Forgive me, during this potentially gorgeous weekend, for revisiting dark clouds in Nebraska's past.
Some Husker football fans are still haunted by the Big Ten Championship Game last December. The last thing those folks need is another nationally televised embarrassment.
Of course, same goes for Nebraska's players.
"I think a lot of people lie and say it doesn't mean anything," NU junior cornerback Josh Mitchell says of playing on national television, as is the case Saturday against UCLA (ABC). "But as a player, you know when everyone's watching. Nobody ever wants to embarrass themselves.
"So, when you're on that big screen, you're aware of it."
He also is aware of what the world -- the national analysts, fans, et al -- is saying about Nebraska. Or perhaps more important, what it isn't saying. The 23rd-ranked Huskers (2-0) seldom get to breathe the rarefied air presently reserved for Alabama and LSU and Oregon and Ohio State and Notre Dame and Stanford and a few others.
When the world does talk about Nebraska nowadays, the narrative often goes something like this: The Huskers have a good program, but it appears to be stuck in neutral. And my heavens, what happened in that Big Ten title game?
Thing is, Nebraska has absorbed plenty of other brutal Saturdays since, oh, about 1997. The Husker brand name's edges have frayed. Although the program remains relevant on a national scale, strong in a lot of ways, the cumulative impact of recent high-profile losses is bound to hurt perception, however difficult to measure.
The body blows exact a toll -- 63-38 at Ohio State, 45-17 at Michigan, 48-17 at Wisconsin. Losing is one thing. Getting embarrassed is another.
"All we can focus on is going out there and playing great," says Mitchell, third on the team with 10 tackles. "When we play great, the recognition will come. But that's not what's important around here. Winning games is what's important, especially when you've had such historically great teams that have played here.
"You don't want to let down those alumni ..."
I don't think Nebraska is playing a must-win game against No. 16 UCLA (1-0). Too early for must-wins. Talk to me after Big Ten play commences. But I agree with Big Ten Network analyst Gerry DiNardo that Nebraska is in a "must-play-well" position, thanks to those recent jarring defeats.
If Nebraska plays poorly and loses big, coach Bo Pelini's job becomes that much tougher. It seems most Husker fans are patient with the program's progress. They've seen enough positive signs (i.e., a six-game Big Ten win streak last season). But still, they wonder. Lose big, and toxicity within the fan base would rise to a level that might become a distraction to the team. And confidence among players, or lack thereof, likely would become an issue. I don't think the team lacks confidence at this point.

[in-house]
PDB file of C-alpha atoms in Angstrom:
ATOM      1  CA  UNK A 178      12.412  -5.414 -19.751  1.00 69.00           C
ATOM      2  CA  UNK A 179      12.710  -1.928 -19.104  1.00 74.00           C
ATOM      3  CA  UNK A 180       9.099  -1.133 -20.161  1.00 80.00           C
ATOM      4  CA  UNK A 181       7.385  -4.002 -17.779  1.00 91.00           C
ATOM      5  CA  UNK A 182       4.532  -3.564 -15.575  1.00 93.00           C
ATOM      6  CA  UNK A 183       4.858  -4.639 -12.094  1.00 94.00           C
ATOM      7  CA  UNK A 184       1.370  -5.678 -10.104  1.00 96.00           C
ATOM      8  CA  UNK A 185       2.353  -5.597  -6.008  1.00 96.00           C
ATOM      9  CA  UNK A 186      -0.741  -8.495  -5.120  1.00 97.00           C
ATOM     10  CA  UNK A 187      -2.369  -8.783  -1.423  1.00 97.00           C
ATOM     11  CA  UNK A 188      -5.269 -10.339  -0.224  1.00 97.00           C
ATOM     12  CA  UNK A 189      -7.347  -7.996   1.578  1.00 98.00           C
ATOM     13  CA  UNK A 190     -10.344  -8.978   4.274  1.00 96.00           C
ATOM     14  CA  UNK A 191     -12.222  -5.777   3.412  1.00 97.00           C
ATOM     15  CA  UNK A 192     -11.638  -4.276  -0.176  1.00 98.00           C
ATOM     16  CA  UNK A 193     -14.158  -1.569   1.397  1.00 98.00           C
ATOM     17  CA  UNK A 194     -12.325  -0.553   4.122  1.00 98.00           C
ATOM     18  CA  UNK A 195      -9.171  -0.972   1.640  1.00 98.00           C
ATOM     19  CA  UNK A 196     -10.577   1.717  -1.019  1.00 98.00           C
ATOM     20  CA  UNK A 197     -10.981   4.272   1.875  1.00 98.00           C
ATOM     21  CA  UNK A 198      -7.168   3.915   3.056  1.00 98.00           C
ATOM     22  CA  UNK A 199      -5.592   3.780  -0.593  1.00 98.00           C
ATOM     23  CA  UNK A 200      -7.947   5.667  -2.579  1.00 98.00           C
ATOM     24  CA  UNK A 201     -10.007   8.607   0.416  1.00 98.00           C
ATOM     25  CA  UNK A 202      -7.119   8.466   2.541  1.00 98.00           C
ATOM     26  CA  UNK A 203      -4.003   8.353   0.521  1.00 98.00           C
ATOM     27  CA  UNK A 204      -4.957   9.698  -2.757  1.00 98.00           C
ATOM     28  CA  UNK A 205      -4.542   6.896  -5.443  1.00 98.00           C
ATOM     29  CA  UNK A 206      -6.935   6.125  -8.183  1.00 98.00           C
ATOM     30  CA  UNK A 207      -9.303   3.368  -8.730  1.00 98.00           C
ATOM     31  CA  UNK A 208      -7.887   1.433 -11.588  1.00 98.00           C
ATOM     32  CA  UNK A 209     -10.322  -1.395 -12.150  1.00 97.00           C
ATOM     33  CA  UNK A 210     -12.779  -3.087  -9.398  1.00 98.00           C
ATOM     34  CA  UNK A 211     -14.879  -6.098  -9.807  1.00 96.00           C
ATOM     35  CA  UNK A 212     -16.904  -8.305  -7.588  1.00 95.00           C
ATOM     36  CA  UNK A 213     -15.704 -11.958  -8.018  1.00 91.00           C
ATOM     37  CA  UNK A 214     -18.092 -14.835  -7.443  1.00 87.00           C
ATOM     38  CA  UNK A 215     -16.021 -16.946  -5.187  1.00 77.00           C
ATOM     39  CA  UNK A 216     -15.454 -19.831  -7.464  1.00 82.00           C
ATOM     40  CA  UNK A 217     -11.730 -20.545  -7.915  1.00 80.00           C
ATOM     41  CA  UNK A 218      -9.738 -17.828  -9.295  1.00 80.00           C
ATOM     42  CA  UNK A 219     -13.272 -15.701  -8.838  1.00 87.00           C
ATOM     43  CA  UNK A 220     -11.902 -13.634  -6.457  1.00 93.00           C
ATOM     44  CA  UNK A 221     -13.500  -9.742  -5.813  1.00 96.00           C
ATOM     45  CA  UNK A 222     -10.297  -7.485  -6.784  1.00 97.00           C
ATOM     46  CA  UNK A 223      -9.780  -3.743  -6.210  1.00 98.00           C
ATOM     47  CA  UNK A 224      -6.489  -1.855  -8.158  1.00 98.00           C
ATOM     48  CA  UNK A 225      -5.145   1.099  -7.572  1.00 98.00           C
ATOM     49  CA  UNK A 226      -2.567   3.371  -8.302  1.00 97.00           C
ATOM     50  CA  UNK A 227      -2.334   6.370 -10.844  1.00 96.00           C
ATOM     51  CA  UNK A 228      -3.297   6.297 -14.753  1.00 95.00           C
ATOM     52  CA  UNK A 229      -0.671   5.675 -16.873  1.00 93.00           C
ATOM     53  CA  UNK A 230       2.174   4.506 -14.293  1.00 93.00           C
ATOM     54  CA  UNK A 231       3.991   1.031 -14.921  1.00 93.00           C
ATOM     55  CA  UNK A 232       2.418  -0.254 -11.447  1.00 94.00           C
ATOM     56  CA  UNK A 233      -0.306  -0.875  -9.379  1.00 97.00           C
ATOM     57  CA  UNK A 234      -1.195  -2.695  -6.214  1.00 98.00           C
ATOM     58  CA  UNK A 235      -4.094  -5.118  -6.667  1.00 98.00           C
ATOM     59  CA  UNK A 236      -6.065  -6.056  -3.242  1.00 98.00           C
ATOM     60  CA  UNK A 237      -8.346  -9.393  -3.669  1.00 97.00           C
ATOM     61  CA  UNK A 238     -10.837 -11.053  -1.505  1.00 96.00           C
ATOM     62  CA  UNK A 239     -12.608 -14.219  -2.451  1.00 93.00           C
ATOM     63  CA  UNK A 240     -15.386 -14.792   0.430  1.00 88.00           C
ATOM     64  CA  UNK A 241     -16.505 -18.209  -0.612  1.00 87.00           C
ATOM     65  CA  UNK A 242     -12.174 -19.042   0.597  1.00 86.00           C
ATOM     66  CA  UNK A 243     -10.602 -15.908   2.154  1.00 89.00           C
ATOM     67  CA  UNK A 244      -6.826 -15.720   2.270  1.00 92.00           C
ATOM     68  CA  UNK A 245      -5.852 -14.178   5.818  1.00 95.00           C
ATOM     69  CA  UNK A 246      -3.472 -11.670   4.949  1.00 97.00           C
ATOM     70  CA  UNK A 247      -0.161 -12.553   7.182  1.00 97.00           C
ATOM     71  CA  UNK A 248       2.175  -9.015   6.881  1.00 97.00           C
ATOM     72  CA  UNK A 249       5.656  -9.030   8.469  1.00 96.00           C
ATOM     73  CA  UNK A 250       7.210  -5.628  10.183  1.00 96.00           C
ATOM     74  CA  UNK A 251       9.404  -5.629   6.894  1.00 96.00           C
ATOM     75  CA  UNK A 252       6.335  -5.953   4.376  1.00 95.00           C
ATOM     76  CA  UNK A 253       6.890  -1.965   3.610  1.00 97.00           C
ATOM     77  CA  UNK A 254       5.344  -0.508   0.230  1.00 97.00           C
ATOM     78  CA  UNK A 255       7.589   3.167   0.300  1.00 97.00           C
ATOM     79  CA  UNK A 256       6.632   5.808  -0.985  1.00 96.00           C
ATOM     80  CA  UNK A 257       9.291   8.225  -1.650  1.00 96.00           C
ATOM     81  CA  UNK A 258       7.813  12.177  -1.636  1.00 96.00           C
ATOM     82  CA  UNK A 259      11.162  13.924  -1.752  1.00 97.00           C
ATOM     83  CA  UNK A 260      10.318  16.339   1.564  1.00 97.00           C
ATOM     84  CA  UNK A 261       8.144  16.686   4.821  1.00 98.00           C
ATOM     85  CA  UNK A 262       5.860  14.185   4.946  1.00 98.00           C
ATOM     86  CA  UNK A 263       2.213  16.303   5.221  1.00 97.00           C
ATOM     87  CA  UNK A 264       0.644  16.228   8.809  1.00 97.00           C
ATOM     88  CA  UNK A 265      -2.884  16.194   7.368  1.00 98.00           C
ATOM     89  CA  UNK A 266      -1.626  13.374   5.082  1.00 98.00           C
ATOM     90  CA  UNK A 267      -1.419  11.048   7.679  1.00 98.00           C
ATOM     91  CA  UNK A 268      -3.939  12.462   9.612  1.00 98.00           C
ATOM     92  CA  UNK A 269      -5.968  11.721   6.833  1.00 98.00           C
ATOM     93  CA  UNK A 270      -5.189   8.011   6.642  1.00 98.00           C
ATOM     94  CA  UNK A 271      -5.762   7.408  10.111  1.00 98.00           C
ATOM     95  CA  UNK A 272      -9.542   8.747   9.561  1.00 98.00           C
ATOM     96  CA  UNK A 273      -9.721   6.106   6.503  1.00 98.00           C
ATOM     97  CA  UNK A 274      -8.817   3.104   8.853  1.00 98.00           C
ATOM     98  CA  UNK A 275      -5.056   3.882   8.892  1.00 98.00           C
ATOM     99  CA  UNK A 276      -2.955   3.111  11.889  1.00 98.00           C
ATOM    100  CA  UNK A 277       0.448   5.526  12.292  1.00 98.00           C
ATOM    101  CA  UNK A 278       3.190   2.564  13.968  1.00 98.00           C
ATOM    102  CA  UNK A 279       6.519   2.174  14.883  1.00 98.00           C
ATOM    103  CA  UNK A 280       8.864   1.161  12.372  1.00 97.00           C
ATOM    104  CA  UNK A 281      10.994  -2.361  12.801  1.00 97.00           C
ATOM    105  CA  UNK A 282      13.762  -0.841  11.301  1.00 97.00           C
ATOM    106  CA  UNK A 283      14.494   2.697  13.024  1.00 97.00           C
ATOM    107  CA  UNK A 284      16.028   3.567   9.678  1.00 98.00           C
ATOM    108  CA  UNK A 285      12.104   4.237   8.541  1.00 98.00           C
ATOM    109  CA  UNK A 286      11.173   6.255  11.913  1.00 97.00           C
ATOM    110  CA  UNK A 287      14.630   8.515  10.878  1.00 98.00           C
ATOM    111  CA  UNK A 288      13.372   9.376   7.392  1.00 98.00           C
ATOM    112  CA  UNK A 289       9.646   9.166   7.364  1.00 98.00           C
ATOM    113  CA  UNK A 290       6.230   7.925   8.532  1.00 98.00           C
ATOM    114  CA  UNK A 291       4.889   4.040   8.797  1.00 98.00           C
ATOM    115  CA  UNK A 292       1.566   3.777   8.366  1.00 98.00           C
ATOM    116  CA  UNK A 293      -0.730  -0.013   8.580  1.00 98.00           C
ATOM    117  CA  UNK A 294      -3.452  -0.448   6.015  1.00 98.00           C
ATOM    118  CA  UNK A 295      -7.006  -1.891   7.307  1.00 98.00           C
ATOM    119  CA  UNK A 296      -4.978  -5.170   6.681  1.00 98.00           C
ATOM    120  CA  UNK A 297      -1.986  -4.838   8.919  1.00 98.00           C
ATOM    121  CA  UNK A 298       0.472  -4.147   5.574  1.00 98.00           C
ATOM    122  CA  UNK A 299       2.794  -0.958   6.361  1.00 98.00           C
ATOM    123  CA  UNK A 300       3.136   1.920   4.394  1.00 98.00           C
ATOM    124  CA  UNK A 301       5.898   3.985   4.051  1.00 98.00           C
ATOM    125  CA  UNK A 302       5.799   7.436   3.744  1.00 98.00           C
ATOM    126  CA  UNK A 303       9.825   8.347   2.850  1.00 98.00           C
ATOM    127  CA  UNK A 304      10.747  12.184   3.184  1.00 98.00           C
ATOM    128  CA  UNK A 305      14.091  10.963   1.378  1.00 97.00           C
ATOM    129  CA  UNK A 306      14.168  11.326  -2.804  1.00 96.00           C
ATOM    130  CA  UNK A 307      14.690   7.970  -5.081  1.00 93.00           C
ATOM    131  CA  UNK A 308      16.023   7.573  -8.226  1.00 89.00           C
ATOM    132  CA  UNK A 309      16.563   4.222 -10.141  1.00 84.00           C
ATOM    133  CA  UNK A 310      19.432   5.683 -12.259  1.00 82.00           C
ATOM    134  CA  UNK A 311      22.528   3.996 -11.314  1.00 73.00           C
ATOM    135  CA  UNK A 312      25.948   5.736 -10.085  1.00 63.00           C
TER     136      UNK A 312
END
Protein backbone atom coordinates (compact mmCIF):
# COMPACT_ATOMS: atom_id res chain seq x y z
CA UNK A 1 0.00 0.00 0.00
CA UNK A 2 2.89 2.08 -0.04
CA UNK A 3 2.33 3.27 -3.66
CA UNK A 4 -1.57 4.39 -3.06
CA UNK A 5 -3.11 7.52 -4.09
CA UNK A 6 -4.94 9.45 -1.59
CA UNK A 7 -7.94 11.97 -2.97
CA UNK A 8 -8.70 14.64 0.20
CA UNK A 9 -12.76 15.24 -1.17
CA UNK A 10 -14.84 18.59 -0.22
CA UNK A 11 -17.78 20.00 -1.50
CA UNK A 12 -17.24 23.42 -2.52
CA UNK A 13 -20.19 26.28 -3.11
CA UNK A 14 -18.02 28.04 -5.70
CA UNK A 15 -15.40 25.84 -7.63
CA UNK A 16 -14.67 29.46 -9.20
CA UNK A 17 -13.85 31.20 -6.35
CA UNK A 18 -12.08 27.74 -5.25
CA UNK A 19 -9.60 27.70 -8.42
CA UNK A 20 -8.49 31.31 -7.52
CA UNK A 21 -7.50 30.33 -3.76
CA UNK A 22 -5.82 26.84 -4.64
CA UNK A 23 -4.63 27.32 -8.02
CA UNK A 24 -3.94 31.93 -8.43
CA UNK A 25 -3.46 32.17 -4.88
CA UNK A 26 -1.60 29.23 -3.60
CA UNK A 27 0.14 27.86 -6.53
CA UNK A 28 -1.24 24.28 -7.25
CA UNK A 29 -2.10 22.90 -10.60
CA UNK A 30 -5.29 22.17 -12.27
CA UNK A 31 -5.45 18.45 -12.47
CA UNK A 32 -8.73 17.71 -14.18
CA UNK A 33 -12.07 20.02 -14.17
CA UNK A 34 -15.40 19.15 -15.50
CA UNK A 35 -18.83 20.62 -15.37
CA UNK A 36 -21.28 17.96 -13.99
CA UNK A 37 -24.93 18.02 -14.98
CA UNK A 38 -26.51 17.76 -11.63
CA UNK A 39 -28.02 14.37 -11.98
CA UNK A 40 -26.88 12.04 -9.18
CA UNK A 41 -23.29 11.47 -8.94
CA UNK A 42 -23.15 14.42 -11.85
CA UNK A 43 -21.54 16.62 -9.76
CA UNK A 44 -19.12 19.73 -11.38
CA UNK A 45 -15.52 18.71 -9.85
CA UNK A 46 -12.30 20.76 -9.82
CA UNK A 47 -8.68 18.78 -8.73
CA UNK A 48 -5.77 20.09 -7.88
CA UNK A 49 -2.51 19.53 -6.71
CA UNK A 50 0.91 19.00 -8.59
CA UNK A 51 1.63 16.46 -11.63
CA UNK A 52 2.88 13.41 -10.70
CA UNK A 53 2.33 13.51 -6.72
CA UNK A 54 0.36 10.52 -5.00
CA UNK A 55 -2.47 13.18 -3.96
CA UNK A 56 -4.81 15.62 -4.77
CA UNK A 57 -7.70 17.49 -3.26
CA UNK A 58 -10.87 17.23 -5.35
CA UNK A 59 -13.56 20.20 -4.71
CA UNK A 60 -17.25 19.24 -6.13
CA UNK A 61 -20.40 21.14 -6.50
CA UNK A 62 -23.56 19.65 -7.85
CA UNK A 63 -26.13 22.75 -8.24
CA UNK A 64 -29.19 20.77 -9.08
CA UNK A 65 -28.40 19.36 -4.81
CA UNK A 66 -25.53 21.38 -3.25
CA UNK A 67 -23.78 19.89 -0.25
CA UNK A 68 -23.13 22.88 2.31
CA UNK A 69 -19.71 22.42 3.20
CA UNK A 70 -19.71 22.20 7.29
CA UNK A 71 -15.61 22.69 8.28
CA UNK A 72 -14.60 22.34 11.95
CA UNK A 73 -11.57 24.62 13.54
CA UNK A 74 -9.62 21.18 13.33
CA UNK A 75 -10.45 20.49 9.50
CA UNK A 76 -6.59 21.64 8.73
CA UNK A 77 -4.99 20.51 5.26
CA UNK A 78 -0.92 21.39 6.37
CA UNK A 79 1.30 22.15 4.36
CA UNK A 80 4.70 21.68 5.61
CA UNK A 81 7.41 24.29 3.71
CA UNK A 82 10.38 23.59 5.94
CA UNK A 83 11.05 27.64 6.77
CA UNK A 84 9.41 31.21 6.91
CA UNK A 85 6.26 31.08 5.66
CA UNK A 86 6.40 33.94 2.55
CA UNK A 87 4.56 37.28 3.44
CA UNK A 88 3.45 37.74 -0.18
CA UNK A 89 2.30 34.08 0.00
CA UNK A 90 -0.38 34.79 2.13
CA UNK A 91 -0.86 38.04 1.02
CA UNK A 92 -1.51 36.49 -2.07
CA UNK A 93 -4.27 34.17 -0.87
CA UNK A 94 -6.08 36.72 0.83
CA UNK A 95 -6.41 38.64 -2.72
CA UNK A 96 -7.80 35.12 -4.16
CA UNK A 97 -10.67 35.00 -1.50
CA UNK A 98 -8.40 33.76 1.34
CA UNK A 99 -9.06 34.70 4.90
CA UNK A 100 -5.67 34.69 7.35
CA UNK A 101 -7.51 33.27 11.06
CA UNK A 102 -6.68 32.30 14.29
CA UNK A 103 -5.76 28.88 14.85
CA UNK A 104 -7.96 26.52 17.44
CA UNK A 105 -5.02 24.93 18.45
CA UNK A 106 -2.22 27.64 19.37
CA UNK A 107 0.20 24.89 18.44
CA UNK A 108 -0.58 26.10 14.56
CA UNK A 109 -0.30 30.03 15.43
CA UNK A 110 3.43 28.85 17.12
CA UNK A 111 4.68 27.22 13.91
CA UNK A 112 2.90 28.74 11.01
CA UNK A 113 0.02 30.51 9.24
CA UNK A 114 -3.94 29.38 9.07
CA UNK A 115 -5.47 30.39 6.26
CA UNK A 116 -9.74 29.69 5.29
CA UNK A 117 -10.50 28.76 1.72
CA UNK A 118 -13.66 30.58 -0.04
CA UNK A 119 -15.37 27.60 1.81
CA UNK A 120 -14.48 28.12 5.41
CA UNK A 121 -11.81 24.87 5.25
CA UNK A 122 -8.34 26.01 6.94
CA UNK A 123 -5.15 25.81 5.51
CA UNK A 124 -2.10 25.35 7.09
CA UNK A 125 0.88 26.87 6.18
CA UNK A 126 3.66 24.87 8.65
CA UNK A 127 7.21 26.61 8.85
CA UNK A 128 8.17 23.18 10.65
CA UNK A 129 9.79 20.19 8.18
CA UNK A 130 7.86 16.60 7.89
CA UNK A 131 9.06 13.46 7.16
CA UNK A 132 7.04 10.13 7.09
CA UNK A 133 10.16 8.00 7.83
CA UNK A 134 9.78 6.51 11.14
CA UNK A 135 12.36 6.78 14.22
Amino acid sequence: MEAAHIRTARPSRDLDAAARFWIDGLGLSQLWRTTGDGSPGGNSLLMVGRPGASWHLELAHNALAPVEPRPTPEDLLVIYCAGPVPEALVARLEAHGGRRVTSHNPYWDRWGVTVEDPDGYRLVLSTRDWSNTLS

Conversely, a victory, or even a well-played loss, would send a message -- or at least create the perception -- that Nebraska is indeed ready to trade punches with Michigan (and perhaps Northwestern) for the Legends Division crown. A resounding victory would silence Pelini's detractors, at least temporarily.
You never want to read too much into one game. But Nebraska-UCLA will tell us plenty about the home team, even though the home team's youthful defense is a proverbial "work in progress." The Blackshirts' best days are ahead. Remember that, Husker fans.
Even with ample youth and inexperience on defense, Nebraska should be able to play on even terms with UCLA. The teams' talent is comparable. And note: During Pelini's tenure as head coach, NU is 17-1 against nonconference teams at home. No way should the Bruins pull away for an easy victory. That would be a burning red flag for the home team.
By the way, the home team can play the revenge card, if it so desires. UCLA's 36-30 triumph last season was an example of a jarring high-profile loss for Nebraska because the Bruins racked up 653 yards and generally stunned the Husker defense.
Mitchell remembers UCLA hammering Nebraska with big plays -- 12 covering at least 19 yards. Even so, the Huskers were in contention in the final minutes.
"If we would've just made one or two more stops, I think the game would've been different," he says.
Nebraska defensive coordinator John Papuchis, in postgame interviews, looked and sounded like a man who had no idea what hit him.
A month later, of course, Ohio State waylaid Nebraska. Two months after that, the wheels came off in Indy.
"I think it's hurt the perception of our team," Mitchell says of the dramatic defeats. "But you can't control it once it's over. All you can do is bounce back the next year or next game and do better."
Now comes a chance for a proud Nebraska program to show the world it is on solid ground, and perhaps poised to climb to a higher plateau.